OBJECTIVE: To evaluate the impact of conventional transabdominal metroplasty on the reproductive outcome of symmetric uterine anomalies and to determine the complications of this procedure. STUDY DESIGN: A retrospective clinical analysis of 157 consecutive women who underwent surgery during a 25-year period. One hundred fifty-seven patients with a subseptate, septate or bicornuate uterus and history of recurrent abortions (124 cases) or infertility (33 cases) were included in this study. Operative technique was similar to the procedure first described by Bret and Guillet and by Tompkins. RESULTS: The fetal survival rate increased from 0.0% before surgery to 81.9% postoperatively in the recurrent abortion group and to 92.8% in the infertility group. Among women having undergone surgery, 63.8% gave birth to at least 1 healthy child, the proportion of previous habitually miscarrying and infertile women was 70.2% and 32.0%, respectively. No uterine rupture or any other complication was observed. CONCLUSION: Conventional transabdominal metroplasty seems to be a safe procedure in women with symmetric uterine anomalies and a history of recurrent miscarriages or otherwise unexplained primary infertility. No perioperative or subsequent peripartum complications were observed. Even in the era of operative hysteroscopy, transabdominal metroplasty remains the only approach in cases of bicornuate uterus.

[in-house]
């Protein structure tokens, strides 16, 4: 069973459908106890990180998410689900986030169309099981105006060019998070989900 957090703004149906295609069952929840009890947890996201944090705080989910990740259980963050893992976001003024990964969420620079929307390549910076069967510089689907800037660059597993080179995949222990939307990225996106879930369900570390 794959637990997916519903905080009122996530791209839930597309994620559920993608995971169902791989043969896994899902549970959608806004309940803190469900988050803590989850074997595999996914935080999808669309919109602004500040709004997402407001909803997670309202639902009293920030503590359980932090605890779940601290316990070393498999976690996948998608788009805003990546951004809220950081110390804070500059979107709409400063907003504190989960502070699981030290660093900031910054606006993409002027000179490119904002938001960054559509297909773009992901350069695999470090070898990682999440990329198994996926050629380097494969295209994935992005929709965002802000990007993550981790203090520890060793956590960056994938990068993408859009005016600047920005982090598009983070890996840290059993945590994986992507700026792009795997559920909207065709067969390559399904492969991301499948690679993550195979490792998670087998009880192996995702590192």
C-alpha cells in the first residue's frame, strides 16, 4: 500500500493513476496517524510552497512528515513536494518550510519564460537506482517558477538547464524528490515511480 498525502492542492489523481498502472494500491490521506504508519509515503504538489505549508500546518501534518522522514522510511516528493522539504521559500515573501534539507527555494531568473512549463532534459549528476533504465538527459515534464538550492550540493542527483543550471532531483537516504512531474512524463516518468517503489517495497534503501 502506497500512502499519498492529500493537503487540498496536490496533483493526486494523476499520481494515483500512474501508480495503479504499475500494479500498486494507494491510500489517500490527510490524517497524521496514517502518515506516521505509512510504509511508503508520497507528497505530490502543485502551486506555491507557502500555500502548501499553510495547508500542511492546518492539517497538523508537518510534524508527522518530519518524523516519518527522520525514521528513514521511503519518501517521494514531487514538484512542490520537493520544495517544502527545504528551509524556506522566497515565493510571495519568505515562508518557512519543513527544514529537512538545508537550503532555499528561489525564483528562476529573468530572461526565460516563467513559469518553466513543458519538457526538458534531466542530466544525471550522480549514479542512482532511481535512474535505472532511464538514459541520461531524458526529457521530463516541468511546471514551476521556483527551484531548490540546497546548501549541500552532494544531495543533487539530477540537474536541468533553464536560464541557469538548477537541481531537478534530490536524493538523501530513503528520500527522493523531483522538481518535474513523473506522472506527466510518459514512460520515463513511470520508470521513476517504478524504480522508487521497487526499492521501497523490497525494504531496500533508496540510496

|Number of pages||9|
|Journal||Journal of Reproductive Medicine for the Obstetrician and Gynecologist|
|Publication status||Published - júl. 1 2006|
ASJC Scopus subject areas
- Reproductive Medicine
- Obstetrics and Gynaecology